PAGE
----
Now I beseech you, brethren
The apostle being about to finish his epistle, and recollecting that he had not given this church any instructions about the false teachers, who had been the cause of all their differences and uneasiness, inserts them here; or he purposely put them in this place, amidst his salutations, that they might be taken the more notice of; and very pertinently, since nothing could more express his great affection and tender concern for them; and these instructions he delivers to them, not in an authoritative way, as he might, and sometimes did, but by way of entreaty, beseeching them, and with the kind and loving appellation of brethren, the more to engage them to attend to what he was about to say to them:
mark them which cause divisions and offences, contrary to the
doctrine which ye have learned.
The men he would have taken notice of were such who divided them in their religious sentiments, introducing heterodox notions, contrary to the doctrine of the Scriptures, of Christ and his apostles, and which they had learned from them; such as justification by the works of the law, the observance of Jewish days, and abstinence from meats, enjoined by the ceremonial law, and that as necessary to salvation; to which some gave heed, and others not, and so were divided; whereas the doctrine of faith is but one, the Gospel is one uniform thing, all of a piece; and those that profess it ought to be perfectly joined together in the same mind, and in the same judgment: hence their minds were alienated from each other, and they began to despise and judge one another, yea, to go into factions and parties, being unwilling to receive and admit each other to communion; and thus by these men they were divided in sentiments, affection, and worship; and which must needs cause offence to the church and the godly members of it, as well as cause many so to be offended, as to stumble and fall from the doctrine of faith, and profession of it, and greatly stagger and distress weak believers, and bring a scandal on religion, and the name and ways of Christ among the world, as nothing does more so than the jars and discords among Christians: wherefore the apostle advises to "mark" such persons, look out for, narrowly watch, strictly observe, and diligently examine them: the metaphor is taken from watchmen, who look out from their watch tower, and observe who are coming, or pass by, and take up suspicious persons, and carefully inquire who they are, and what they are about, and whether friends or foes. So both ministers of the Gospel, and members of churches, should not be asleep, which is the opportunity false teachers take to sow the seeds of false doctrine, discord, and contention, but should watch, and be upon their guard, and look diligently, that none among them fail of, or fall from, the doctrine of grace, or any root of bitterness, error, or heresy as well as immorality, spring up, which may be troublesome, and defile others; they should observe, and take notice of such who are busy to spread false doctrine, should watch their motions, follow them closely, take them to an account, examine their principles according to the word of God; and if found to be contrary thereunto, note them as false teachers:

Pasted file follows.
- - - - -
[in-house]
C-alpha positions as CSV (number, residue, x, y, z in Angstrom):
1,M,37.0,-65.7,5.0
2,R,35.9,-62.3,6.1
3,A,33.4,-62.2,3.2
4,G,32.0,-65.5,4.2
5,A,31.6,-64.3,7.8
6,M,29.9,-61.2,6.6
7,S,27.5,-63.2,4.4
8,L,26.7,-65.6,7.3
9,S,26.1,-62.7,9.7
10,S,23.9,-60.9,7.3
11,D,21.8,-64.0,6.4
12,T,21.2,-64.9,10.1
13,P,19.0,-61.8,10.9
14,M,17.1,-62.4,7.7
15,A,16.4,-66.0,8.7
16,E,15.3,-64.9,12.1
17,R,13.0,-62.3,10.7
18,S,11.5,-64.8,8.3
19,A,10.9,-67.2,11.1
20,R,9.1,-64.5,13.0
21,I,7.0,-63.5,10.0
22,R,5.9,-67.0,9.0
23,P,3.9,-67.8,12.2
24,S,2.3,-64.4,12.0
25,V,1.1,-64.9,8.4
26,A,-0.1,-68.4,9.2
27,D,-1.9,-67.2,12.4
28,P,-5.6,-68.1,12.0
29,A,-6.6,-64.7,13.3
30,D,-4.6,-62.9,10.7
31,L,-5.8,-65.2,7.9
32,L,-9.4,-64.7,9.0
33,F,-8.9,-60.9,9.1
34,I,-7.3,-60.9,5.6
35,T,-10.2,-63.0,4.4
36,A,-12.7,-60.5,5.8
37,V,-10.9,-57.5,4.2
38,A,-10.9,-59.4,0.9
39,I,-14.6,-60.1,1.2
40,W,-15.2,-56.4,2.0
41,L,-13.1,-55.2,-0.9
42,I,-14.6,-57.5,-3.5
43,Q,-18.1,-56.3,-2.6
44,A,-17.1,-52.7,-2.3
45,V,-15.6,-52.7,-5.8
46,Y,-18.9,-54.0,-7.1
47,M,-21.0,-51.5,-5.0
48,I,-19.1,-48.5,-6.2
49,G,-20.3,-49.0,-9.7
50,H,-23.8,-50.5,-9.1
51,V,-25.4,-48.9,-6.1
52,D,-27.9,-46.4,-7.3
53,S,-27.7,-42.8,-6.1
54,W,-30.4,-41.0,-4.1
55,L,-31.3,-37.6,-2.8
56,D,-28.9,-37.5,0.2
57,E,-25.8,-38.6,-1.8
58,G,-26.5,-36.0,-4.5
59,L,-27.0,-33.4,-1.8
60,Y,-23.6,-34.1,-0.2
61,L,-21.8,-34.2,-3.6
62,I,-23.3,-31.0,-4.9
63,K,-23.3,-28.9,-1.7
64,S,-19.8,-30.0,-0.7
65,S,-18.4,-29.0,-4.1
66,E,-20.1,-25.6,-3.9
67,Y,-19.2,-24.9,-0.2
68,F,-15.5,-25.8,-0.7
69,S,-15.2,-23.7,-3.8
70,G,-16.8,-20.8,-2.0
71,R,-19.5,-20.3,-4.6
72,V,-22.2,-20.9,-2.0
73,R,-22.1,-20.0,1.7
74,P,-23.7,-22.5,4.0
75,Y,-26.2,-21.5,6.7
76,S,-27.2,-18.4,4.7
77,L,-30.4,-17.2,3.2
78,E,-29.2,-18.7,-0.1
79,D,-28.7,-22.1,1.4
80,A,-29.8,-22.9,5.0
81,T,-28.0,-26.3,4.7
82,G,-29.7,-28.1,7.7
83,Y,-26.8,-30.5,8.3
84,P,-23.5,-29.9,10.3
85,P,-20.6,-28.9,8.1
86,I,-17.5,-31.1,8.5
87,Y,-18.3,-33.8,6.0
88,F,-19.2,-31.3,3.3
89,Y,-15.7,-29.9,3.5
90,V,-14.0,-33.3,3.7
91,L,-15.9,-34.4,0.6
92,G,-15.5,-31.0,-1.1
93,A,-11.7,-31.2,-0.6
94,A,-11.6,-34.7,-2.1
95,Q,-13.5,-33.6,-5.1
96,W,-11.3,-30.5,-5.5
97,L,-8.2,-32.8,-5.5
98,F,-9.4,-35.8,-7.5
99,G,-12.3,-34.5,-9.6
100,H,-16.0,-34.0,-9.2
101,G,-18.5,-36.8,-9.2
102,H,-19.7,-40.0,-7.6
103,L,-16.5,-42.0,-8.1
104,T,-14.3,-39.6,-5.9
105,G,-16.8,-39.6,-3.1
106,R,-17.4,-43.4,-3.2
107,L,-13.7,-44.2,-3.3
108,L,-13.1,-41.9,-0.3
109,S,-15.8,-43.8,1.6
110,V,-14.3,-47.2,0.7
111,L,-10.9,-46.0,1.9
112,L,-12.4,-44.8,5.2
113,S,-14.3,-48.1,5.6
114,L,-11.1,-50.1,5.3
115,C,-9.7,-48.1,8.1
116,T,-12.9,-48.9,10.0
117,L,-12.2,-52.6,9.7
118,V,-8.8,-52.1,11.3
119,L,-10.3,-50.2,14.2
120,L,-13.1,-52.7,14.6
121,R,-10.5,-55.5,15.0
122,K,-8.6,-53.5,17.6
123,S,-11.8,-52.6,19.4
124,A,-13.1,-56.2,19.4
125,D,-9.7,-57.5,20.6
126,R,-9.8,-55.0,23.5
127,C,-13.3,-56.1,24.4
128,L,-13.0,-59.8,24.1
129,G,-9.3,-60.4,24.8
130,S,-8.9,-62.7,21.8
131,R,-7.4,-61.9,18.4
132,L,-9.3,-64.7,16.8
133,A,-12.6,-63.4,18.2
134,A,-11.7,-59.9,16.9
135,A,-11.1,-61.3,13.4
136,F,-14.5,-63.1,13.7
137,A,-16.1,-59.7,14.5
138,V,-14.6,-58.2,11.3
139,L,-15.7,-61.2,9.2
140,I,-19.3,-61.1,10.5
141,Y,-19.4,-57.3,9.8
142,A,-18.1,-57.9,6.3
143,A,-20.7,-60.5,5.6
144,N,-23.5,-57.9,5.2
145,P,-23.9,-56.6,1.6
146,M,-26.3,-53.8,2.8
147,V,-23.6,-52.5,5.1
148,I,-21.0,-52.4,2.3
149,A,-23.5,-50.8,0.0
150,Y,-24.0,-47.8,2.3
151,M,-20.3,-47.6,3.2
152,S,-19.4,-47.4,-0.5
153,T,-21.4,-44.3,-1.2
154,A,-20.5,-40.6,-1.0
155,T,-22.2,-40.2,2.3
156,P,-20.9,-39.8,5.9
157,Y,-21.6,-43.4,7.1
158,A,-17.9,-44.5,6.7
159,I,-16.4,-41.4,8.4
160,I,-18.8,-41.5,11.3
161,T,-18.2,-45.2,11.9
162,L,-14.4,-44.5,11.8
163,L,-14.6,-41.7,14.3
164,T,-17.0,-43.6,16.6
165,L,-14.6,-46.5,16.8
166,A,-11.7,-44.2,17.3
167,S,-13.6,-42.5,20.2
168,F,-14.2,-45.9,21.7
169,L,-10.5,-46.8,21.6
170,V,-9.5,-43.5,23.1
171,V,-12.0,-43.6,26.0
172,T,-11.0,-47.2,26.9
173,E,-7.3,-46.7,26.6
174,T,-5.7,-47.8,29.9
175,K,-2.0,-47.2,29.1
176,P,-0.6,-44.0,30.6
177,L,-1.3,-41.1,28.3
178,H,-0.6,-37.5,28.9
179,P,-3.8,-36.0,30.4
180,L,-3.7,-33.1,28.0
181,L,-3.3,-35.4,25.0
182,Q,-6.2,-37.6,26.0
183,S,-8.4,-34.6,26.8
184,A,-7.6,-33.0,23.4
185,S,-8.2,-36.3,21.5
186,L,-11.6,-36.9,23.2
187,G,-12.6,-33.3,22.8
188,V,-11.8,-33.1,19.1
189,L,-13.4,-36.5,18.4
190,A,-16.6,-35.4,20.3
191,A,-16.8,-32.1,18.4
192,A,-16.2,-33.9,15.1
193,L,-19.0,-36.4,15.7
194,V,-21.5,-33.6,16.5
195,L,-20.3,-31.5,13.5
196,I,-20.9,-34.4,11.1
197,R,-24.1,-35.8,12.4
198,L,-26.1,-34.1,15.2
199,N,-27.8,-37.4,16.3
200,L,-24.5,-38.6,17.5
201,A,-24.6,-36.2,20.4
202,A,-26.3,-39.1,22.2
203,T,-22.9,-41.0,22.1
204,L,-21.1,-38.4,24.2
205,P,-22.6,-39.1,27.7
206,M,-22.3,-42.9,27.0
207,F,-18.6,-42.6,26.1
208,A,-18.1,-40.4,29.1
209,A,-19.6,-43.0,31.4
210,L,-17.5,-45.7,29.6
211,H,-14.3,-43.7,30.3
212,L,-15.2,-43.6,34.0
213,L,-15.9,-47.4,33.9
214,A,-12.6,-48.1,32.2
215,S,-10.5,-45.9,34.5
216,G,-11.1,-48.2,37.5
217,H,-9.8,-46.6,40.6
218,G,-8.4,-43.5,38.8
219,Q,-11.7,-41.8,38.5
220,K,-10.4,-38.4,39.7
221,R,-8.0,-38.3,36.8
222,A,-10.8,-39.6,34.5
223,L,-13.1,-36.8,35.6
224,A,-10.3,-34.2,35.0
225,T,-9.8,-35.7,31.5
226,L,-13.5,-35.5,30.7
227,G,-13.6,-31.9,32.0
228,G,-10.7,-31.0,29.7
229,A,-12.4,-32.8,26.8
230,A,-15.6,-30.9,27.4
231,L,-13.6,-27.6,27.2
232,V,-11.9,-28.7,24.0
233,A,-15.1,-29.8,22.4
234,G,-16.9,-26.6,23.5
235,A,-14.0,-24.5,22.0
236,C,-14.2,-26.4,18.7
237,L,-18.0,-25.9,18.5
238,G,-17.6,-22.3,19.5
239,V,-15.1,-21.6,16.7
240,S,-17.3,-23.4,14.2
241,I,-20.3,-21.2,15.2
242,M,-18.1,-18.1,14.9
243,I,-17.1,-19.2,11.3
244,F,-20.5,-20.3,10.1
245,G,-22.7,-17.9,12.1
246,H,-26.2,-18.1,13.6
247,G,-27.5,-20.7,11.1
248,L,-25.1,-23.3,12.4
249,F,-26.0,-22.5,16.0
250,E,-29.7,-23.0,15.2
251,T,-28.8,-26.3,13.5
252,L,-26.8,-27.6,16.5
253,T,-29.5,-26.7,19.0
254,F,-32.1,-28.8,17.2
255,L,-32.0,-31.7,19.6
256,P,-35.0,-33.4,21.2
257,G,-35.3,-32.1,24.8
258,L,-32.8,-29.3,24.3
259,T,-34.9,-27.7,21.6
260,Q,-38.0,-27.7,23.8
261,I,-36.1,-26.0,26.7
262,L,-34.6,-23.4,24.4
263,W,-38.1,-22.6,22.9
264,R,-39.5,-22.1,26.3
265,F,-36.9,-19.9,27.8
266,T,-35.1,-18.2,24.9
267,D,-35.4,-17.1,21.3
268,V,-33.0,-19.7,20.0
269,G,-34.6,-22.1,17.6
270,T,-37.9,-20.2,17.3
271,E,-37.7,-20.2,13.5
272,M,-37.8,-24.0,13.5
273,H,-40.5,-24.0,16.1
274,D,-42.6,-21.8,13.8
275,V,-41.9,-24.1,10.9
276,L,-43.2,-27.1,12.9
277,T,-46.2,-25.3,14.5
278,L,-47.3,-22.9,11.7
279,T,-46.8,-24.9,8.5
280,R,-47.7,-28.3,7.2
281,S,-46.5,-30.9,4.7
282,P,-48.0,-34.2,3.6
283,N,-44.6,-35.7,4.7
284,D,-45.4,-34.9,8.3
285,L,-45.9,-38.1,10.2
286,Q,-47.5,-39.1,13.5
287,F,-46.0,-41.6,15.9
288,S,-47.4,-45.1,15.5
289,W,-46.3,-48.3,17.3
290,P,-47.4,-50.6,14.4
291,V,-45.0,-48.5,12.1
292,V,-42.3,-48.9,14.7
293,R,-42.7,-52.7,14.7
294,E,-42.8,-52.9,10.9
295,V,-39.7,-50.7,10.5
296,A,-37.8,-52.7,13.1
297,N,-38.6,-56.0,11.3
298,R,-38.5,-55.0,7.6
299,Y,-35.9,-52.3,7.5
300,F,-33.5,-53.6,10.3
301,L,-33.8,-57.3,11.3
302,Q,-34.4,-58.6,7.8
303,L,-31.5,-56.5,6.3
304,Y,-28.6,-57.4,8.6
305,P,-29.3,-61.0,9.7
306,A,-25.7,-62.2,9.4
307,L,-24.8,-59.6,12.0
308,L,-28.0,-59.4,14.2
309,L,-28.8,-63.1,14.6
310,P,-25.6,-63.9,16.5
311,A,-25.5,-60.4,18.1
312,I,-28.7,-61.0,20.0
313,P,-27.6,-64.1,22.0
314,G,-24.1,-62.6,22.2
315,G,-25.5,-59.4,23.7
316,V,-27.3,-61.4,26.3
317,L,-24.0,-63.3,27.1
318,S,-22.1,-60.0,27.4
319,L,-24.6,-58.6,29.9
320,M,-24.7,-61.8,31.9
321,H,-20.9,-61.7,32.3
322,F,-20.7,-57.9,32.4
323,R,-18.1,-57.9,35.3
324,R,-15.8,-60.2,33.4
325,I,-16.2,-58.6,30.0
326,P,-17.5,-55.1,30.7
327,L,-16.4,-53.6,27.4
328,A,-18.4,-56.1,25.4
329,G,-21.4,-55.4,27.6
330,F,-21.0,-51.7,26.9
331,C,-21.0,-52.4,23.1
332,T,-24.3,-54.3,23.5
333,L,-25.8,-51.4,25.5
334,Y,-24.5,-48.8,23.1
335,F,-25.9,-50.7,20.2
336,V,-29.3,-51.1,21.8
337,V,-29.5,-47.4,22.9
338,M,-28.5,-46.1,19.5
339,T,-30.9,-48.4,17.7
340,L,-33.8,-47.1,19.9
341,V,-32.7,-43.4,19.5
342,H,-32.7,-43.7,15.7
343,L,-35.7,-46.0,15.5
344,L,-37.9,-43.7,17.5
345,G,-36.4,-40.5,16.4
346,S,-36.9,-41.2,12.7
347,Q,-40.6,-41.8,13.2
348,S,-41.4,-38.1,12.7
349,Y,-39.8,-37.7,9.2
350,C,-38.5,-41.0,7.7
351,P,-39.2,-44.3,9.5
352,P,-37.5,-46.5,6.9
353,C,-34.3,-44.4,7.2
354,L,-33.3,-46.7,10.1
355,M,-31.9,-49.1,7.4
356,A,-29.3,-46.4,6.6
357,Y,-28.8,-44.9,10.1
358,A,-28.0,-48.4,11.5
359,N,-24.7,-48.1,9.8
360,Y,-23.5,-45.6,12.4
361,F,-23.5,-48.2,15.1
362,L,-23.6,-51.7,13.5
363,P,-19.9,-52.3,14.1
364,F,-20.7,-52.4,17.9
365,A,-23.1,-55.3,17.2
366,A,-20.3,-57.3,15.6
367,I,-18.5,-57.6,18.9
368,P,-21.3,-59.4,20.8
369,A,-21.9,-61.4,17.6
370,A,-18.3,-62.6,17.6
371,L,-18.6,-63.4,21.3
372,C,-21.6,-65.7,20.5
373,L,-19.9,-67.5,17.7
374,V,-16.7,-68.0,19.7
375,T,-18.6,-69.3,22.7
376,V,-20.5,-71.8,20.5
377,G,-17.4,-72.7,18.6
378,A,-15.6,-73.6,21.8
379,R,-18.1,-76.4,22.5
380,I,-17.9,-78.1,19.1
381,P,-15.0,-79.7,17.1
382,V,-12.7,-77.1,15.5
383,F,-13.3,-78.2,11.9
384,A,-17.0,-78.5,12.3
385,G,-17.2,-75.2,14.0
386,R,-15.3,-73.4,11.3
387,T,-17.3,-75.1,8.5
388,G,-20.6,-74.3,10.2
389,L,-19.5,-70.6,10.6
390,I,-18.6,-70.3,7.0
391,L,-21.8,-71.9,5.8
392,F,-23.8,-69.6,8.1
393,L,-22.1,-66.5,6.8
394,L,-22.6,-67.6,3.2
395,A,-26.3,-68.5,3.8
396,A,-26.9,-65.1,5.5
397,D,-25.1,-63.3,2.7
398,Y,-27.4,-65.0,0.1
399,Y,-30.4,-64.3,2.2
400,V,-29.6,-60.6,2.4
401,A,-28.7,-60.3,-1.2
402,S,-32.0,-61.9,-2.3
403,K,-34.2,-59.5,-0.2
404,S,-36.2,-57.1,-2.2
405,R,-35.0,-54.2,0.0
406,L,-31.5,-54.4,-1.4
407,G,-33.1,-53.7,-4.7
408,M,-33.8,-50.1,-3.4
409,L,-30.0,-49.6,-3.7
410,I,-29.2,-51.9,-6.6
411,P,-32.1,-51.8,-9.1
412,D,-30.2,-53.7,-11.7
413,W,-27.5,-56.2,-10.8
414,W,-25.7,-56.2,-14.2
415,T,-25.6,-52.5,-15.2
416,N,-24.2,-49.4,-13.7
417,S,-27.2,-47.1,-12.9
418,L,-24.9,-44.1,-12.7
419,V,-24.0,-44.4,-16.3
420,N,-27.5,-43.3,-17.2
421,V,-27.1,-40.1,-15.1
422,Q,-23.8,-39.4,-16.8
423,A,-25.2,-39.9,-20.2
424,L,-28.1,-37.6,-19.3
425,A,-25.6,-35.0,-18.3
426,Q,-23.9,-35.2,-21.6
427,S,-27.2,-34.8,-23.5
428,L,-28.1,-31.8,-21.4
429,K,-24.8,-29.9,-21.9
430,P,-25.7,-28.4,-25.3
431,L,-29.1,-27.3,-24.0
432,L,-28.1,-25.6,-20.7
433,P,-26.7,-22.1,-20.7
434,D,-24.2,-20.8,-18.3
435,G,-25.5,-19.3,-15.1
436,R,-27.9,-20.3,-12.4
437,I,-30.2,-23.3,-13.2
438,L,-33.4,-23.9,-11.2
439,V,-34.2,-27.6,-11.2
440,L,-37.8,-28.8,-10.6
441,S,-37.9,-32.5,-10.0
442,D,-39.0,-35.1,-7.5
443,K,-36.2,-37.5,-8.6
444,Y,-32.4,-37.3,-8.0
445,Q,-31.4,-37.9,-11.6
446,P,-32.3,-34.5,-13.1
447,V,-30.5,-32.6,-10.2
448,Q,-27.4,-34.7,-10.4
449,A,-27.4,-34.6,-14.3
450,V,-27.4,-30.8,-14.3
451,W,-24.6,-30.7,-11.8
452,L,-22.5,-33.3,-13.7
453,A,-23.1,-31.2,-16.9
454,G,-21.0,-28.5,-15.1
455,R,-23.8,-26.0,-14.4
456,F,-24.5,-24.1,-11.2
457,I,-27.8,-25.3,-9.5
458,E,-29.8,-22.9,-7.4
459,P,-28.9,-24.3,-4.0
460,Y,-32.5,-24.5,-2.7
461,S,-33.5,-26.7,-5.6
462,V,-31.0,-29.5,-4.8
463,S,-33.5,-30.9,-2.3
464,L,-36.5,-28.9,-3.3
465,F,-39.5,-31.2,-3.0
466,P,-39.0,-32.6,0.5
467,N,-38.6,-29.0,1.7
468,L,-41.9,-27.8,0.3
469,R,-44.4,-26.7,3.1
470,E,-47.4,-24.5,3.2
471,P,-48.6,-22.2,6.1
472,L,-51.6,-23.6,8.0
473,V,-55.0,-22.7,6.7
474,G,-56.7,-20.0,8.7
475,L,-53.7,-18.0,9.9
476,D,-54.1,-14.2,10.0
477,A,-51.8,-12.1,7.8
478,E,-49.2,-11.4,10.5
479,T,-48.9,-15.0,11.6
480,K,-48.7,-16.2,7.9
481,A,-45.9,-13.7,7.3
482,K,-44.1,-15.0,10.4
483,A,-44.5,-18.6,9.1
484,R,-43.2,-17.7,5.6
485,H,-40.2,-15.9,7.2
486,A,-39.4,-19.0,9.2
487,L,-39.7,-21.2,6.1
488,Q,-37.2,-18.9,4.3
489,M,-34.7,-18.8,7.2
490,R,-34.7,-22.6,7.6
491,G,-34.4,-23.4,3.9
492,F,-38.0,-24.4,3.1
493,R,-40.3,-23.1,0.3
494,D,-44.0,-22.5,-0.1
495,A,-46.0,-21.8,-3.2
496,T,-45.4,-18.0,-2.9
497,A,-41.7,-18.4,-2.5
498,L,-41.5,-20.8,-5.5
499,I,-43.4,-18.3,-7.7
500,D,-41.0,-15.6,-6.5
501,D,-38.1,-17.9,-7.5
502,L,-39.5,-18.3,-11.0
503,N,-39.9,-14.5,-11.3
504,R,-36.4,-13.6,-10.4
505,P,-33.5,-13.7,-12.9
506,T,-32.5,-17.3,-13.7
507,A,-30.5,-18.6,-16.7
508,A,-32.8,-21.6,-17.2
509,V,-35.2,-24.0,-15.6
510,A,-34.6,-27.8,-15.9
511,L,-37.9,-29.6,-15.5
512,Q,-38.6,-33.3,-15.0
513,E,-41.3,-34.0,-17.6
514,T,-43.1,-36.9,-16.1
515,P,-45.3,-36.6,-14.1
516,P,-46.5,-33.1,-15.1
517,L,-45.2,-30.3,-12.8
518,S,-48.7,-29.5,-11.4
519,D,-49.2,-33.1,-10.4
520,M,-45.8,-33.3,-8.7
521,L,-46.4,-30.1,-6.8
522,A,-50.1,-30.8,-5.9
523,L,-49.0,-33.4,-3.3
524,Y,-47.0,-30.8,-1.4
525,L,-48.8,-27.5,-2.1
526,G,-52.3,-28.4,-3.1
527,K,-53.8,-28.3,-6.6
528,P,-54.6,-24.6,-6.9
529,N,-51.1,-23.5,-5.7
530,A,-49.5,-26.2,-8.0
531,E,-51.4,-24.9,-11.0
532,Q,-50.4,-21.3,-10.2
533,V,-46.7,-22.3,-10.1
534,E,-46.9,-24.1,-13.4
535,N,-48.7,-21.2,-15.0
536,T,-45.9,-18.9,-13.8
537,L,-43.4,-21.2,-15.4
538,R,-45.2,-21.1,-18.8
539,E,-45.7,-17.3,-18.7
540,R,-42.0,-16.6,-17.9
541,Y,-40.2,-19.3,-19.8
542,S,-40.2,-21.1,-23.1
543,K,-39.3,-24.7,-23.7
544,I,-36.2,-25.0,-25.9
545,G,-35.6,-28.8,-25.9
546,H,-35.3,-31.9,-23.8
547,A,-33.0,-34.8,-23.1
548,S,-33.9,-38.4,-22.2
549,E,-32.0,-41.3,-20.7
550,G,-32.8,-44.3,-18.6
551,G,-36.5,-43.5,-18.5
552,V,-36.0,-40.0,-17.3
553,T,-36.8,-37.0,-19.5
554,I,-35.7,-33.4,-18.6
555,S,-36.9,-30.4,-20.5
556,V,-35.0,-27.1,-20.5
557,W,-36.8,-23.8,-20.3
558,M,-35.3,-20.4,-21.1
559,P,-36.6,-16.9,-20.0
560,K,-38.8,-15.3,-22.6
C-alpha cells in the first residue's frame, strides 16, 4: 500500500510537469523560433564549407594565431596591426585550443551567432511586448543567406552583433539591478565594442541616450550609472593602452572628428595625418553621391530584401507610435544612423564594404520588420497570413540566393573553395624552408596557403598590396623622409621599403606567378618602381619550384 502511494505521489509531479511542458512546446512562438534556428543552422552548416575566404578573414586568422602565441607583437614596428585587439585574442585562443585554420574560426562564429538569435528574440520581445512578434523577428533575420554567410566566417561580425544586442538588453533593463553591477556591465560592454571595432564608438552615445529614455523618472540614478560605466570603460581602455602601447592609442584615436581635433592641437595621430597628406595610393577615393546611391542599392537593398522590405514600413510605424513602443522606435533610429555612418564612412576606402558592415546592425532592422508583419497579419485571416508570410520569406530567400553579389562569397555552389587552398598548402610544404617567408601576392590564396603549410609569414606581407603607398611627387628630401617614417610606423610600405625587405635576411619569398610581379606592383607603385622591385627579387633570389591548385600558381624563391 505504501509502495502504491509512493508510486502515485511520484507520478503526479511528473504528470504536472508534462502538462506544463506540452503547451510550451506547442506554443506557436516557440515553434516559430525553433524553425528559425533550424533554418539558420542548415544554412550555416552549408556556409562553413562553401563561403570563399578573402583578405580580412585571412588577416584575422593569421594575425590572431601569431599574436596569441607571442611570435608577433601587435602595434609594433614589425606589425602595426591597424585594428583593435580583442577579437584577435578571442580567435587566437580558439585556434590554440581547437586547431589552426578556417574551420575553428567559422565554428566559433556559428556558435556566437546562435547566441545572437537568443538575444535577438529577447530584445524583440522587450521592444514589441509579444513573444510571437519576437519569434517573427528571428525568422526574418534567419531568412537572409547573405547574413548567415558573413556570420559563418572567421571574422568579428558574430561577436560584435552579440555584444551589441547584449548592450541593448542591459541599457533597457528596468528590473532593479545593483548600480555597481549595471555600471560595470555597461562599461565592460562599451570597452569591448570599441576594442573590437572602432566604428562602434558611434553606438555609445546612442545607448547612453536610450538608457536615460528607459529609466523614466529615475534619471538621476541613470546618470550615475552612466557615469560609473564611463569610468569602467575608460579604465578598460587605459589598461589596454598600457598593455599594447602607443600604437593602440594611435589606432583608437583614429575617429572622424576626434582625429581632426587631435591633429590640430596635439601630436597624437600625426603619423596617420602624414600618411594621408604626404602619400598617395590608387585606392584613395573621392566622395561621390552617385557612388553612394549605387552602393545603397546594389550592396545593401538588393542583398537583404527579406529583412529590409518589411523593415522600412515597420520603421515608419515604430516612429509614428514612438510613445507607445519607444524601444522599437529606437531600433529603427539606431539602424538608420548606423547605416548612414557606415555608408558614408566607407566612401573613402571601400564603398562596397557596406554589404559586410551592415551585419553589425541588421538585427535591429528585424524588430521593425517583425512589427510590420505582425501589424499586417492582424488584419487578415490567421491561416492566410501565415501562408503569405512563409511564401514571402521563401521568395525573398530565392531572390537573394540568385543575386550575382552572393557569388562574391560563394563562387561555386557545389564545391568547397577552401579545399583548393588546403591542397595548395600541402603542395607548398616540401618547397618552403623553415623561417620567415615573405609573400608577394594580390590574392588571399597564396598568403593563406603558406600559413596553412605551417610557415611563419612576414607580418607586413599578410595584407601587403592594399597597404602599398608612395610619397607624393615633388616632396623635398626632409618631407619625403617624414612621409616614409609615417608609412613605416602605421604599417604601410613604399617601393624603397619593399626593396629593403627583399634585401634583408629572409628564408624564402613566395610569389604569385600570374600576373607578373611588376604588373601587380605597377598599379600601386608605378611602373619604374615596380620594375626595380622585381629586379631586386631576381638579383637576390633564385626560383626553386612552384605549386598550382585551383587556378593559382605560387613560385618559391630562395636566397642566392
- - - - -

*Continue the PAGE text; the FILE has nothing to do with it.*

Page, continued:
and avoid them;
shun their ministry, drop attendance on it, depart far from them, have no private conversation with them, receive them not into their houses, nor bid them God speed; with such do not eat, have no communion with them at the Lord's table, withdraw from them as disorderly persons, who act contrary to the doctrine and order of the Gospel, and after proper admonition reject them from all fellowship with you.